Thursday, January 12, 2012

Featured Blog: Looting Matters

If you've been paying attention, you'll probably have figured out that David Gill is our current golden boy in the cultural heritage blogosphere. Last week he accepted the Archaeological Institute of America's Outstanding Public Service Award (aka the archaeology Oscar) and earlier this year he moved from Swansea University to be professor of archaeological heritage at University Campus Suffolk. His acceptance speech at the AIA awards did not mince words and directly called out institutions that have refused to take responsibility for their actions in supporting the illicit antiquities trade. Dr. Gill's blog Looting Matters is one of the first blogs I turn to when I've been away from the news for a while. My reason for featuring Looting Matters isn't just because you should absolutely be reading it if you're at all serious about these issues, or because it's one the first blogs to report on emerging topics as they happen (as opposed to days or weeks later when no one really cares anymore), or because Dr. Gill's voice has never wavered in addressing these issues. It's because it is also an astounding record of the illicit antiquities trade and cultural heritage issues that students can easily take advantage of for their research. A final project I did for a class last term consisted of a portfolio detailing the conflict between the St. Louis Art Museum and Egypt over the funerary mask of Ka-Nefer-Nefer. As I scoured my library's resources for articles covering the conflict, I soon realized that Looting Matters was becoming one of my most used and valued sources. The timeline for the conflict was fuzzy from conflicting news reports; because Dr. Gill blogs so promptly and succinctly on issues as they happen, his posts helped me clarify the conflict's timeline and events in a way that Ebscohost could not. Looting Matters is not just a commentary, but is an incredible resource for issues that have come and gone, are ongoing, or are only just beginning. This is particularly useful for students like me who know the famous controversies (the Parthenon Marbles, the Getty, Euphronius Krater, blah blah blah) but don't have any experience with conflicts or events that haven't been published in gripping non-fiction form.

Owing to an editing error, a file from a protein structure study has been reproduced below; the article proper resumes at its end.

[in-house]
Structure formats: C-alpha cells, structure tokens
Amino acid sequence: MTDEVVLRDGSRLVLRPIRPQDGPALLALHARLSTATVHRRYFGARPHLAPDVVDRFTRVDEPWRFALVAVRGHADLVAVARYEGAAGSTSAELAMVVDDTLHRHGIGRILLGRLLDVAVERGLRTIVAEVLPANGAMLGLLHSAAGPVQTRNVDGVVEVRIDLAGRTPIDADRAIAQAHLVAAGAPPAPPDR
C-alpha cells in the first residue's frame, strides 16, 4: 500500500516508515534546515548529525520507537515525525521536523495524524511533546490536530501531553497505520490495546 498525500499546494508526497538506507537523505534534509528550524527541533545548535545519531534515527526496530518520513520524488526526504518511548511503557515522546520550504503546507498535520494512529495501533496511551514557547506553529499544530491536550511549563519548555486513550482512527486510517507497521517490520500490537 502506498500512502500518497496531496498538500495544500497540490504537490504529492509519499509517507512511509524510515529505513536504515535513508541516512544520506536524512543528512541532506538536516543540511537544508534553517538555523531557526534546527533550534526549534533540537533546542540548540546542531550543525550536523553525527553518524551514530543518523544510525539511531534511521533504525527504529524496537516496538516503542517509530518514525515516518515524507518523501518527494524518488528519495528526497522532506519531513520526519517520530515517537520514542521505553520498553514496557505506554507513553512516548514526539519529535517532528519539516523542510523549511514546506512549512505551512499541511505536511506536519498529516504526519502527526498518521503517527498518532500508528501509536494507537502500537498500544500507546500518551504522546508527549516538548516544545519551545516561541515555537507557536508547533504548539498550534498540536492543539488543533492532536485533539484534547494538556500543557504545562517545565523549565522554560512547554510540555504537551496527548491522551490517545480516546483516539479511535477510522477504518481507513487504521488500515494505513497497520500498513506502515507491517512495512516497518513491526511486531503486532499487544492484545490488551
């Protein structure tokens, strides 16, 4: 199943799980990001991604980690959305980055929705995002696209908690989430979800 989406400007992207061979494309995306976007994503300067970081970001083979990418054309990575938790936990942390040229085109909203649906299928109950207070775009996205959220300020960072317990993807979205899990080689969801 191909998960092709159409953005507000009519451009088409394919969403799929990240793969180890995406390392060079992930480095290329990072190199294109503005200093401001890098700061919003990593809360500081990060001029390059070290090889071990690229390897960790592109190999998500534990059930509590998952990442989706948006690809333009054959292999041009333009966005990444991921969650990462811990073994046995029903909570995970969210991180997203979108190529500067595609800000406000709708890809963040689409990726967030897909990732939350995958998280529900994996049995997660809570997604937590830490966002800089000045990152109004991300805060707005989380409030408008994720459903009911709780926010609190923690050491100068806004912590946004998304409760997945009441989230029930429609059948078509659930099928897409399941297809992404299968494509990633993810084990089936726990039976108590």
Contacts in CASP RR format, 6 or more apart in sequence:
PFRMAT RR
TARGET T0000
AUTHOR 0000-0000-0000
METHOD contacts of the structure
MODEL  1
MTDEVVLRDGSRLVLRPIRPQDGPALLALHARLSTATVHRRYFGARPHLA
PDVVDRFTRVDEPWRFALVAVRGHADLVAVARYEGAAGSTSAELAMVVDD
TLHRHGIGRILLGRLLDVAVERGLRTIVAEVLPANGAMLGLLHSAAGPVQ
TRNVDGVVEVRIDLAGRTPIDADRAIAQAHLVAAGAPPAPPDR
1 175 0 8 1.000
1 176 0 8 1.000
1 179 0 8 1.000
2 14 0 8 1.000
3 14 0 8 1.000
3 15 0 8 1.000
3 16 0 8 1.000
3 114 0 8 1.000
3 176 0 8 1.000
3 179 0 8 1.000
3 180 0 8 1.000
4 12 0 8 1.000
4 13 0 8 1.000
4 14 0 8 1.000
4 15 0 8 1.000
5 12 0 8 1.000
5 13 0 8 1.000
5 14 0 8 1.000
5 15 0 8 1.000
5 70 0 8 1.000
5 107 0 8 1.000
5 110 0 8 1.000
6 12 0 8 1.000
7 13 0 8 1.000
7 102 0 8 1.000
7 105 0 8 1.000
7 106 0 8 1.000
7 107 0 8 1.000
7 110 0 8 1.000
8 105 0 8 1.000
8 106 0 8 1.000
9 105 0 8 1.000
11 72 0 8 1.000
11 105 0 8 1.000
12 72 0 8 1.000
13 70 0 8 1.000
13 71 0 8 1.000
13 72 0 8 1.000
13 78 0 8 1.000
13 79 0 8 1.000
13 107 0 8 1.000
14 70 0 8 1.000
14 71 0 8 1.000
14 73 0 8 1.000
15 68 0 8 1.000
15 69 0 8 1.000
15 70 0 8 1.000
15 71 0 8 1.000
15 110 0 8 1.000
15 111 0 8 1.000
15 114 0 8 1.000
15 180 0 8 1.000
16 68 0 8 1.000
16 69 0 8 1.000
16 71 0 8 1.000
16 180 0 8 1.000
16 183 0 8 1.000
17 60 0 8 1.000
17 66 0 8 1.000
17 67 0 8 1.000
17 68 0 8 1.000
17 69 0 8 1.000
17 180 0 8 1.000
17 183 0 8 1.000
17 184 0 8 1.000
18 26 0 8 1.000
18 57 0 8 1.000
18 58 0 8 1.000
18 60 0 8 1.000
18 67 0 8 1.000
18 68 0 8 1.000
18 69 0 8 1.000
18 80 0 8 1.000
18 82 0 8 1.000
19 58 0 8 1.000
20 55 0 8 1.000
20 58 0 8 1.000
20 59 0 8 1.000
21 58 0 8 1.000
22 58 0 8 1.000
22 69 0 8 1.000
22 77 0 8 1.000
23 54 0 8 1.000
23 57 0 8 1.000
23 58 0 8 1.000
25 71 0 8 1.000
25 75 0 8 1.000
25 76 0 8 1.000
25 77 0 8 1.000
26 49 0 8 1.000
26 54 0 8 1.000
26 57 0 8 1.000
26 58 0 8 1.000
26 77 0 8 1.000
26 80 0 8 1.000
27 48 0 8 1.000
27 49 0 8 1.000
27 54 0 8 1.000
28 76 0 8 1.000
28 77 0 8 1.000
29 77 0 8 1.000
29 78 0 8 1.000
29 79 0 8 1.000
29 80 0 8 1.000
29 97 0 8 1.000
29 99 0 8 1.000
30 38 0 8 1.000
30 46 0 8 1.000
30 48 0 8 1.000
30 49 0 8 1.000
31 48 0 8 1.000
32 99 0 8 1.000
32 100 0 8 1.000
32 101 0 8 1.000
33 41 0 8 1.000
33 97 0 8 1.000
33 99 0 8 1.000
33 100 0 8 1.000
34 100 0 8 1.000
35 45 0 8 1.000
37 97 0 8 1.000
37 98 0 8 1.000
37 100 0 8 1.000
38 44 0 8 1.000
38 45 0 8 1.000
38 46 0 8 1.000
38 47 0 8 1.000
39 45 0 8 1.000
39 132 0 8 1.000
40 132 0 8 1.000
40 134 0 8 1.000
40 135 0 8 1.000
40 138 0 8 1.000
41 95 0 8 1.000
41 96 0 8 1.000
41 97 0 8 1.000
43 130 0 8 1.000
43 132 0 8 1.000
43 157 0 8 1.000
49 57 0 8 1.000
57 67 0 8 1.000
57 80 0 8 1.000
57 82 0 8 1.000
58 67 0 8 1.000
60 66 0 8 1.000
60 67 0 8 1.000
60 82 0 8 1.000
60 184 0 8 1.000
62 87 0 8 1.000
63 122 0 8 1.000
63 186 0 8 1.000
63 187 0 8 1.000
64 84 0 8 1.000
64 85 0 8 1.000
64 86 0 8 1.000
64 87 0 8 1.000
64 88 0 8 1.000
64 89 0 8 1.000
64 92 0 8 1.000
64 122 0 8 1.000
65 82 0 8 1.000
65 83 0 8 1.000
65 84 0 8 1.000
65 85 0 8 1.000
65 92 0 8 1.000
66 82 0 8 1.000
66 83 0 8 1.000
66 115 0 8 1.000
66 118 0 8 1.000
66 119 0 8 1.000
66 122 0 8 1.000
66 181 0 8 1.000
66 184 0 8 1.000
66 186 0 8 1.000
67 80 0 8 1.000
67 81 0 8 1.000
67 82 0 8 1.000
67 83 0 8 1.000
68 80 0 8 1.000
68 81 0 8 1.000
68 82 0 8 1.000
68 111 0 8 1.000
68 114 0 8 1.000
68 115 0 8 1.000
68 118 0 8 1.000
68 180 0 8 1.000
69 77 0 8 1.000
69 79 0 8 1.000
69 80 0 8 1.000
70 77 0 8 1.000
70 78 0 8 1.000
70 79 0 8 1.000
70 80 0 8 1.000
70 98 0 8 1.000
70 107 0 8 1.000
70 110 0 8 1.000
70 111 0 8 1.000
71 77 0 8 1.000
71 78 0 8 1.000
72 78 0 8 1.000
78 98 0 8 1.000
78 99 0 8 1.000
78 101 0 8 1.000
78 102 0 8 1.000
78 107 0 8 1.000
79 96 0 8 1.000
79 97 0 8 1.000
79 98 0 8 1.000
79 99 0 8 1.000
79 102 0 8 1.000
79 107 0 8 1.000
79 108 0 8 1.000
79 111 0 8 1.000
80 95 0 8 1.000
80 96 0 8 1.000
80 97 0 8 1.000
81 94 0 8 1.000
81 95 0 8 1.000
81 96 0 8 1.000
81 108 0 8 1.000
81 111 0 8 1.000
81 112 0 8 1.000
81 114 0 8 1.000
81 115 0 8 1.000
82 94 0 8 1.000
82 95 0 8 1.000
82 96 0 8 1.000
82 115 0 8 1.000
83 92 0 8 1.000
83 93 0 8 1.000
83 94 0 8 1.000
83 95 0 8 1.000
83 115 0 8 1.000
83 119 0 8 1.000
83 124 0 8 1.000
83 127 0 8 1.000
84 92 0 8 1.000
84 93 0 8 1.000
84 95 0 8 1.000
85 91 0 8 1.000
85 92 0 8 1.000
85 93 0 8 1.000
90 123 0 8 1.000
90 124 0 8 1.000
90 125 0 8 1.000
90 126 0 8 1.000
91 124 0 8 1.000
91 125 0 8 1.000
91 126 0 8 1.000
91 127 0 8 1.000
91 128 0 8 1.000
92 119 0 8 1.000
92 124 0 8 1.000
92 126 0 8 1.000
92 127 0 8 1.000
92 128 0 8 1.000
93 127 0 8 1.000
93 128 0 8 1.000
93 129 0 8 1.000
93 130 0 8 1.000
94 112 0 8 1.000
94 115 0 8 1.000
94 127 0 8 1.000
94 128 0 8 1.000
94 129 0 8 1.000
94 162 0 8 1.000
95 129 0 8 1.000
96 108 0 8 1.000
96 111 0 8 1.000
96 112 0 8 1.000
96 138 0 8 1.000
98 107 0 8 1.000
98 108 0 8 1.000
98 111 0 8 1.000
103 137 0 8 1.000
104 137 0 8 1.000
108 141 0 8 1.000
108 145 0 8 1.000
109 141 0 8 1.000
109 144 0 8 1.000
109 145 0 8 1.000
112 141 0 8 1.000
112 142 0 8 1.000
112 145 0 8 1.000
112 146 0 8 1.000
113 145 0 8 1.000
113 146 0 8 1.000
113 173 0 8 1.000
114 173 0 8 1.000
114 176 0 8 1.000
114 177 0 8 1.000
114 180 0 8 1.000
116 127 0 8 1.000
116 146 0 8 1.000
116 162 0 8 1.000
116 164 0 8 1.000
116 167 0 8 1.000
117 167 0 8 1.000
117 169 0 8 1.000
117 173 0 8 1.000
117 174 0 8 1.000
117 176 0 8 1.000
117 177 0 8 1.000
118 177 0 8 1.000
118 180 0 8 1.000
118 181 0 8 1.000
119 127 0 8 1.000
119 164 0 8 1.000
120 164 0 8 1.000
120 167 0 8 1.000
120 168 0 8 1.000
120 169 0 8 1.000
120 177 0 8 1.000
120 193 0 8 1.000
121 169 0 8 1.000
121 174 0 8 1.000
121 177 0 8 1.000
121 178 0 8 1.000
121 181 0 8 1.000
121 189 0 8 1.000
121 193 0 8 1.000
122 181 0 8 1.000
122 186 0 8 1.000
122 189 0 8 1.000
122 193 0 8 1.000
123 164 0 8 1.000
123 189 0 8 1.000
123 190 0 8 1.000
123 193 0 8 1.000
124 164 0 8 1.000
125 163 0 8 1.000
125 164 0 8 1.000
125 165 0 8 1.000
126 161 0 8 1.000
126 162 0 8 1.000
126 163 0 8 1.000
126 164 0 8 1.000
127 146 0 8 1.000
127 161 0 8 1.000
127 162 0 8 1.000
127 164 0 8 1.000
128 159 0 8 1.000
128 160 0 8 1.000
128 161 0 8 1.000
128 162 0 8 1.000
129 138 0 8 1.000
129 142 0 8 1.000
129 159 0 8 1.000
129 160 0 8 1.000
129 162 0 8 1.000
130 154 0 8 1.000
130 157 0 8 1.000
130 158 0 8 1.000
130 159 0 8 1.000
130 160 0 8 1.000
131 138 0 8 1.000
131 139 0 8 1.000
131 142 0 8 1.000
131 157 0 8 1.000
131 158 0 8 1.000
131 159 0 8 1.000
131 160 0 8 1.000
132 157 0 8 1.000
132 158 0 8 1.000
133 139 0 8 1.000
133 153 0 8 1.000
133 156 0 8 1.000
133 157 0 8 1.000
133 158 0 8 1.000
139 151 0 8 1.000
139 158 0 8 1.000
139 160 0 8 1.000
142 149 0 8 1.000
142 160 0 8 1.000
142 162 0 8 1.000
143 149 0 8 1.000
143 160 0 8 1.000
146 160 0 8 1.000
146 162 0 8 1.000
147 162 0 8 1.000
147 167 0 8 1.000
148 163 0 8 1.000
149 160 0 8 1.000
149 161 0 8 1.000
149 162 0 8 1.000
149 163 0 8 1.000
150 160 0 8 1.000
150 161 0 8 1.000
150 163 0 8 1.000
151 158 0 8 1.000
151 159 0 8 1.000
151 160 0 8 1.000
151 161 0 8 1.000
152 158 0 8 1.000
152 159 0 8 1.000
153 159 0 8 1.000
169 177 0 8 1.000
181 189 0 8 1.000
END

Congratulations to David again on his award!

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